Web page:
Does Medicare Cover Dental Extractions?
Original Medicare (Parts A & Part B) typically does not cover dental extractions unless it is required to perform a different Medicare-covered procedure. Other options, such as Medicare Advantage and private dental insurance, are more likely to offer coverage for comprehensive dental care.
- Written by Lindsey Crossmier
Lindsey Crossmier is an accomplished writer with experience working for The Florida Review and Bookstar PR. As a financial writer, she covers Medicare, life insurance and dental insurance topics for RetireGuide. Research-based data drives her work.Read More
- Edited ByLamia Chowdhury
Lamia Chowdhury is a financial content editor for RetireGuide and has over three years of marketing experience in the finance industry. She has written copy for both digital and print pieces ranging from blogs, radio scripts and search ads to billboards, brochures, mailers and more.Read More
- Published: April 27, 2022
- Updated: January 17, 2023
- 4 min read time
- This page features 13 Cited Research Articles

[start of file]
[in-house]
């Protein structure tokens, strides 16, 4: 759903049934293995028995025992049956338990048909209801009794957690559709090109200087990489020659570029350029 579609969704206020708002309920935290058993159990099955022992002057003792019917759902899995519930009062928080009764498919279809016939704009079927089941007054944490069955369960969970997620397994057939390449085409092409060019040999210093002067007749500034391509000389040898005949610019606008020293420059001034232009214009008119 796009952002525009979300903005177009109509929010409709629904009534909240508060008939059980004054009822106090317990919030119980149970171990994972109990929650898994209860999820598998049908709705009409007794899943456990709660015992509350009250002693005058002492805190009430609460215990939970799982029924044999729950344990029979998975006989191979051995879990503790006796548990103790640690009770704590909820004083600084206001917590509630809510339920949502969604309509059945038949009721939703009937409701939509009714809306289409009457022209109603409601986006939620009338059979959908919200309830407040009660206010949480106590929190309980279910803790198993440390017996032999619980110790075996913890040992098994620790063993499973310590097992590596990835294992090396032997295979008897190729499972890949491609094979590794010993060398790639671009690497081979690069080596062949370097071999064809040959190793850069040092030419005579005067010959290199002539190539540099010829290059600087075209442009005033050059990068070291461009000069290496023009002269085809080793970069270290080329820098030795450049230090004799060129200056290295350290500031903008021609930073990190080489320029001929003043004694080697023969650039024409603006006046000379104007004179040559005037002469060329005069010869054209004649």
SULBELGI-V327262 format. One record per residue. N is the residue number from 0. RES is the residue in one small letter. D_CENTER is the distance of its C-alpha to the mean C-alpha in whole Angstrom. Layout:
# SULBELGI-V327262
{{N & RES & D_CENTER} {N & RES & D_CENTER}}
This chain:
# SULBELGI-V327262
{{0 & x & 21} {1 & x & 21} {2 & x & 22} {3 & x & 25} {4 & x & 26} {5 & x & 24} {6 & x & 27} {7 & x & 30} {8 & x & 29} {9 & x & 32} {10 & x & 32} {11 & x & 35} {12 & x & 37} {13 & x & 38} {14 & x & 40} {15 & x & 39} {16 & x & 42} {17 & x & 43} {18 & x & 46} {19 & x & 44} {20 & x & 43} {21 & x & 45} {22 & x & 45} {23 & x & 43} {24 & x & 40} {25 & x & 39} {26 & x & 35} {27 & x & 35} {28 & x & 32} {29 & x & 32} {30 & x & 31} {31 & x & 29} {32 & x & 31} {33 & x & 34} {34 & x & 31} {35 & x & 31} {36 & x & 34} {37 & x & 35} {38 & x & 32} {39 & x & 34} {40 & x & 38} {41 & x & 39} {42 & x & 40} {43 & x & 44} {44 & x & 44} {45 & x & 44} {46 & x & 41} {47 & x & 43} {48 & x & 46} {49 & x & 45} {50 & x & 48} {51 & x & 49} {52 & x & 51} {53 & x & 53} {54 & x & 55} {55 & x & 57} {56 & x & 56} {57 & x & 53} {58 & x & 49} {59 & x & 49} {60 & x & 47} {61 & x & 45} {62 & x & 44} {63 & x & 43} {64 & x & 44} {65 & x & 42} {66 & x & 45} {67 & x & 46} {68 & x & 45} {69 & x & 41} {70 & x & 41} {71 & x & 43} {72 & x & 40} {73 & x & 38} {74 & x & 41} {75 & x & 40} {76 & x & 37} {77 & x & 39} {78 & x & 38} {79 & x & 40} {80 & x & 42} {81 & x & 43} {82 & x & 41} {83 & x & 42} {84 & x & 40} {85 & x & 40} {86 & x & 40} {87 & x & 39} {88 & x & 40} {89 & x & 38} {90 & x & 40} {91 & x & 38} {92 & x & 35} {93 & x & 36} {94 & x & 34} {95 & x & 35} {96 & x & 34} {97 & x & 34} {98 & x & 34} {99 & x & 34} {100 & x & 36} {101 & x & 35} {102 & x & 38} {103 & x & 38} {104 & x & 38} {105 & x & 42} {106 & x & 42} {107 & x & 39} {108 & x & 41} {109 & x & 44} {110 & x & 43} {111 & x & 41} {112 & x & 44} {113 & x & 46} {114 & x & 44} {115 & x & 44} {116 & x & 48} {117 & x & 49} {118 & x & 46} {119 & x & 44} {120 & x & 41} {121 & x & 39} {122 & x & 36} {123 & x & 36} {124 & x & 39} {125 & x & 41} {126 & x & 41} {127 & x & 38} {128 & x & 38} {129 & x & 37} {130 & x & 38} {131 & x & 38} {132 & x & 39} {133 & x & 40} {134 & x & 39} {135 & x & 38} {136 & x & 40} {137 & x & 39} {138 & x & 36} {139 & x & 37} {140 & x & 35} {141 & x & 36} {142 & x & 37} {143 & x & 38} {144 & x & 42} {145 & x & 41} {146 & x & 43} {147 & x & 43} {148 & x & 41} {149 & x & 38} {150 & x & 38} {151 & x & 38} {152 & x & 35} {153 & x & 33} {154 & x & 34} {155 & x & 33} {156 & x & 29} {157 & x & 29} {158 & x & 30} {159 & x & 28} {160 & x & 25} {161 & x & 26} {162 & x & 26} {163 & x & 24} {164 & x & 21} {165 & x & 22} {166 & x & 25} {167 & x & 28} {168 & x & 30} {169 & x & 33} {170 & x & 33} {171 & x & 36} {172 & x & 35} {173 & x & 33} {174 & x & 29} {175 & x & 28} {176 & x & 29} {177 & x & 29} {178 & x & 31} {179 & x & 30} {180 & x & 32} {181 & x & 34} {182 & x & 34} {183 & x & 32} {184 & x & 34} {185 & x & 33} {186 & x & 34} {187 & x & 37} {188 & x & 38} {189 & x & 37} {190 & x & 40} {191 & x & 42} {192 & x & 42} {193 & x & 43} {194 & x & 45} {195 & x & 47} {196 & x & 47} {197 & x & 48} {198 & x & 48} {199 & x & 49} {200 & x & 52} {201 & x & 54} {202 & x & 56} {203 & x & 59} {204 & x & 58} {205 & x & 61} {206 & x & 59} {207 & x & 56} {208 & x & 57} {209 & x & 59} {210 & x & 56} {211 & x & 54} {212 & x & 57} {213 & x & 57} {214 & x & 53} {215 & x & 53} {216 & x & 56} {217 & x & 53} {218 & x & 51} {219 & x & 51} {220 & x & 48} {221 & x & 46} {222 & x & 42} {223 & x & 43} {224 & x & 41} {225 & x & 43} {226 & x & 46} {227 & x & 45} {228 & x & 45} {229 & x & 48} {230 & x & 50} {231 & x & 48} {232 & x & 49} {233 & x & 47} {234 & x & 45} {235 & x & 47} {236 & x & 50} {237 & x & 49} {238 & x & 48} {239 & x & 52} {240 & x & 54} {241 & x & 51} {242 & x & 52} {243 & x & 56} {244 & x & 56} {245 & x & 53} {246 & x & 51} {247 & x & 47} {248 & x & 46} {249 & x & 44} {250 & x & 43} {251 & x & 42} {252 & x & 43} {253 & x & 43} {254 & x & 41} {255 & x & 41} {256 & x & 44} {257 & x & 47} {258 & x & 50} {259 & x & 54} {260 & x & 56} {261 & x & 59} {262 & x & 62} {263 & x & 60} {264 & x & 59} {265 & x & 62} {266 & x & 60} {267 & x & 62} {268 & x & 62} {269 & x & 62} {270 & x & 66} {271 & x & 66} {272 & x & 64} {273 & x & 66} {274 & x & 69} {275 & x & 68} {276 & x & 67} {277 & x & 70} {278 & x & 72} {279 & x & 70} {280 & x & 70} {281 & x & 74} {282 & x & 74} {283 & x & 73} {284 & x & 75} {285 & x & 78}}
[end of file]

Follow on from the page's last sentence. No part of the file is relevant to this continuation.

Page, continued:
- Edited By
|Medicare Plan||Dental Extraction Coverage|
|Part A (Inpatient)||Not covered except in rare circumstances.|
|Part B (Outpatient)||Not covered except in rare circumstances.|
|Part C (Medicare Advantage)||Many Medicare Advantage plans offer benefits to help pay for dental services like extractions.|
|Part D (Prescription Drugs)||N/A|
|Supplemental Insurance||Medigap does not cover dental services.|
Do Medicare Parts A & B Cover Dental Extractions?
Medicare Parts A & B do not cover dental extractions under normal circumstances, though there are a few medical exceptions.
While Medicare services cover a wide range of outpatient treatments and procedures, it has never covered dental services. However, should your dental condition require you to be hospitalized, then Part A will likely offer coverage for inpatient care. If the procedure was medically necessary in an outpatient clinic, then Part B may help cover these costs.
There are other coverage options if you don’t think Original Medicare will cover your dental extraction. Medicare Advantage, Medicaid, private dental insurance or community health clinics are other options to help lower your costs.
Medicare will provide coverage for a dental extraction if the tooth was extracted in order to perform a different Medicare-covered procedure. This means, the dental extraction was medically necessary for another service.
The U.S. Centers for Medicare & Medicaid Services requires you to meet specific exceptions for dental extraction coverage.
- Reconstruction of your jaw
- For preparation for radiation treatment